Testimony begins in murder trial
By Jack Stephens
Published in News on June 21, 2005 1:45 PM
Family and friends of Precious Whitfield testified Monday in the first-degree murder trial of Eric Lane in Wayne County Superior Court.
Lane is on trial for the 5-year-old girl's murder three years ago. He could face the death penalty if convicted.
Gladys Johnson, the girl's step-grandmother, Travion McQuirter, the girl's nephew, Shannon Buchanan, a neighbor, and her son, Michael Davis, were the first witnesses to testify. All lived on Brandywine Drive in the Patetown community, a few doors from Lane.
The people who discovered the 5-year-old girl's body in a trash bag and law-enforcement officers who investigated the crime were expected to testify today.
On Monday, Ms. Johnson testified that Precious visited her home almost daily. When she came home from work on May 17, 2002, Mrs. Johnson asked the girl's nephews where she was. The boys started looking for her, but without success. She called 911 but was told the girl's mother had to report her missing. Her disappearance was not reported until the next morning.
McQuirter, now 15, said he last saw Precious walking down Brandywine Drive and that after she did not return after a few hours, he went to look for her. He said he saw a white van moving slowly down the street and a saw glimmer of light from Lane's mobile home.
Mrs. Buchanan said Precious had knocked on her door that afternoon and the girl and her son had played outside and rode bikes. She eventually told the girl that she had to leave to attend a wedding rehearsal and that she should go home.
When Mrs. Buchanan returned three hours later, McQuirter told her what had happened.
Davis, now 10, described Precious as "my best friend." He said the two had played on Lane's swing set and that Lane had asked them if they wanted to see the eels in his aquarium. He said they went inside his mobile home but came back outside. Precious then went back inside, Davis said.
Assistant District Attorney Terry Light said in her opening statement that Lane raped and then suffocated the girl in a plastic bag he had bound with duct tape.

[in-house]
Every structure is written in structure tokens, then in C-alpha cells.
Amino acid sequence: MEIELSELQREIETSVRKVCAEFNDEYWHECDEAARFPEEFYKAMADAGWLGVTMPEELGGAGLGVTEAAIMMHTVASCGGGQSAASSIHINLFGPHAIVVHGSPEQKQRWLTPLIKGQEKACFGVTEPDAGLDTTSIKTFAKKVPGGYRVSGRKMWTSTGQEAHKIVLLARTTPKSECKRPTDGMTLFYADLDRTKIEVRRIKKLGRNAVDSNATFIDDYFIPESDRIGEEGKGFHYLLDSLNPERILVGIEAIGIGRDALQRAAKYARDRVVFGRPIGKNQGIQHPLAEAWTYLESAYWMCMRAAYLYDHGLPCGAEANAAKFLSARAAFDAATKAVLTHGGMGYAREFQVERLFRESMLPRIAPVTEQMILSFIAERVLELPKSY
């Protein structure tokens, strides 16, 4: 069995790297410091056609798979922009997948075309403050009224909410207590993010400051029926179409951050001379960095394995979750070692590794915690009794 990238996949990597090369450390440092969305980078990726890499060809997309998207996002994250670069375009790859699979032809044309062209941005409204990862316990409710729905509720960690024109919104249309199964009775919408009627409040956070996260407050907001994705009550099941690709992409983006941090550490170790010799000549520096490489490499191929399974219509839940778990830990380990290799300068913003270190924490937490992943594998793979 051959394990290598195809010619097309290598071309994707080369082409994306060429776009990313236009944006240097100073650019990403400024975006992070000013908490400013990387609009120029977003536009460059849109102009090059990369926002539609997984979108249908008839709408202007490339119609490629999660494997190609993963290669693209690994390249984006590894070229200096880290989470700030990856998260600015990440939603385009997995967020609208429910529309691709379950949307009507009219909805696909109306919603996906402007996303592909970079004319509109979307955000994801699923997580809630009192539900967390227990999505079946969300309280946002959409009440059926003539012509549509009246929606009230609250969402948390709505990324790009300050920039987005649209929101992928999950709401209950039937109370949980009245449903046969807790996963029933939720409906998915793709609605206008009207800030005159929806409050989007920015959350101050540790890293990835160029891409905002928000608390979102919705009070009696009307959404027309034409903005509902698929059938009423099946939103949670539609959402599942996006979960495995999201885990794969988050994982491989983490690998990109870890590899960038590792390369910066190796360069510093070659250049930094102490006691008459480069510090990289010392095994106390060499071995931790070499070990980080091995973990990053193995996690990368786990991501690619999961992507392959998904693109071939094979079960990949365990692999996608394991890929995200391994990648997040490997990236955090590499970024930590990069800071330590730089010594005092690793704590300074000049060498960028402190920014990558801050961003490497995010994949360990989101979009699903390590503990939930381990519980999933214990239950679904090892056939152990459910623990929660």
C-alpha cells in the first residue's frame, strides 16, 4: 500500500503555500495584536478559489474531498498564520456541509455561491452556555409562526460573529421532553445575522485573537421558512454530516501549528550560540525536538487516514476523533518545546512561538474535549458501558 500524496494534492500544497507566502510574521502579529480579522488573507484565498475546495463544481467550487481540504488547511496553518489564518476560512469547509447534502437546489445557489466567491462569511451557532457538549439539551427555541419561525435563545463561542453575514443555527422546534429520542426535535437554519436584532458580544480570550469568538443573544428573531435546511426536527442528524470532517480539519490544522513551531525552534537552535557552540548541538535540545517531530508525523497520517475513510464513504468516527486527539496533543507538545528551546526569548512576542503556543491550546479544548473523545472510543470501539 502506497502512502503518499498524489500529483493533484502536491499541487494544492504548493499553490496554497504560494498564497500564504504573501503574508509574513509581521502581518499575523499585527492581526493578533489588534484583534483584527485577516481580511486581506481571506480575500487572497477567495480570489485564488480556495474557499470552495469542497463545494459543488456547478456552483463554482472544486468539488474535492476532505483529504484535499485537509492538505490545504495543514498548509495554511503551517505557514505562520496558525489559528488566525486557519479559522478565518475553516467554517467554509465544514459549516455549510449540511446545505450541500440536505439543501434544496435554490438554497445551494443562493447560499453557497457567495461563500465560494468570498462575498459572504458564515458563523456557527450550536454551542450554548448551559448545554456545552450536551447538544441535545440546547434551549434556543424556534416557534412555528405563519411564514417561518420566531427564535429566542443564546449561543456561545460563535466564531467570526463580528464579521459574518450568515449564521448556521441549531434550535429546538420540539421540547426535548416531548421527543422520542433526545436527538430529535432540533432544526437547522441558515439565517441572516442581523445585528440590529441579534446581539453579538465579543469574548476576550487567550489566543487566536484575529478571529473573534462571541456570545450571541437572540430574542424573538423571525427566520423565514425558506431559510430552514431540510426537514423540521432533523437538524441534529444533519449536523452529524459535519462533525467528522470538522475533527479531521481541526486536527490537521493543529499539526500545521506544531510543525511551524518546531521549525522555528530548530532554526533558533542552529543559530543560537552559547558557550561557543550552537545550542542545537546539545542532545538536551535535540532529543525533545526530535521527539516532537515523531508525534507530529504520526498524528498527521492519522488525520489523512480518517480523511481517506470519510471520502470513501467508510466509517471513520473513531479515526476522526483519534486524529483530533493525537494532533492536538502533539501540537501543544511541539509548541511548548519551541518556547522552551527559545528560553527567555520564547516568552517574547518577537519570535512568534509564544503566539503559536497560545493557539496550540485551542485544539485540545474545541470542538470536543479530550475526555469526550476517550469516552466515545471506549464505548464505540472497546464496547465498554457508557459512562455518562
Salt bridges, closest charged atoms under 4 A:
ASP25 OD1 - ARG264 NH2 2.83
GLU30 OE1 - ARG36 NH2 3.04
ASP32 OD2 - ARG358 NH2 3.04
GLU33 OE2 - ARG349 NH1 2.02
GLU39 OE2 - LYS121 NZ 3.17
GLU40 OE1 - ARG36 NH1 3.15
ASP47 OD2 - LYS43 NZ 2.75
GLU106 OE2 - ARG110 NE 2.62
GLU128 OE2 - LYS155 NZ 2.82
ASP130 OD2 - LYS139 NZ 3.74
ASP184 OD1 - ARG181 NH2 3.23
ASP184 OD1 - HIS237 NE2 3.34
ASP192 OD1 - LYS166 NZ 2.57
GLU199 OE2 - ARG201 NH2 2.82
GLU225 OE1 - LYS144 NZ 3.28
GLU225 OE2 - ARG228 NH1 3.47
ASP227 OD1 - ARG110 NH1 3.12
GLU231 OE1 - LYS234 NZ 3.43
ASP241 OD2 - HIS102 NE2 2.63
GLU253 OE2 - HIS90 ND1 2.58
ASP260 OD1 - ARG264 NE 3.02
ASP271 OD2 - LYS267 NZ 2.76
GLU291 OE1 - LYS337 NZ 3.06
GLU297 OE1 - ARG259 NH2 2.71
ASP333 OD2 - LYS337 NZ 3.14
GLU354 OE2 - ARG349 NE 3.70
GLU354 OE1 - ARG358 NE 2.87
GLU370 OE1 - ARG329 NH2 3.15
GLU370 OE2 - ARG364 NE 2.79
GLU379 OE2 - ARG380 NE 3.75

"The evidence will show the little girl took her last breath in a trash bag," Ms. Light said.
Then, she said, Lane put the girl's body in his shed and then carried her and her bike on the back of his scooter to the Airport Road bridge over Nahunta Creek.
Several people in the courtroom broke down and left during the prosecutor's description of the evidence the state will present.
Defense lawyer Glenn Barfield agreed that the crime was as despicable as Ms. Light described it. But he said someone else killed the girl because Lane was passed out drunk in his home at the time. Barfield said Lane drank to excess almost every day.
Barfield said Lane could not read and write and could not understand the confession that he had signed. He scoffed at DNA evidence pointing to Lane as the killer, saying Lane's hairs found on the girl's body could have come from her being pushed on swings near his home. Barfield said the trash bag and blue tarp that covered her body could be found anywhere.
Barfield called Lane a "perfect target" for investigators but he said Lane is innocent.
"The evidence will show a pedophile committed the crime, and that's not Eric Lane," Barfield said.
Lane went on trial in November but a mistrial was declared because of juror misconduct. Jury selection in the second trial had to start a second time after the jury selection process was compromised.
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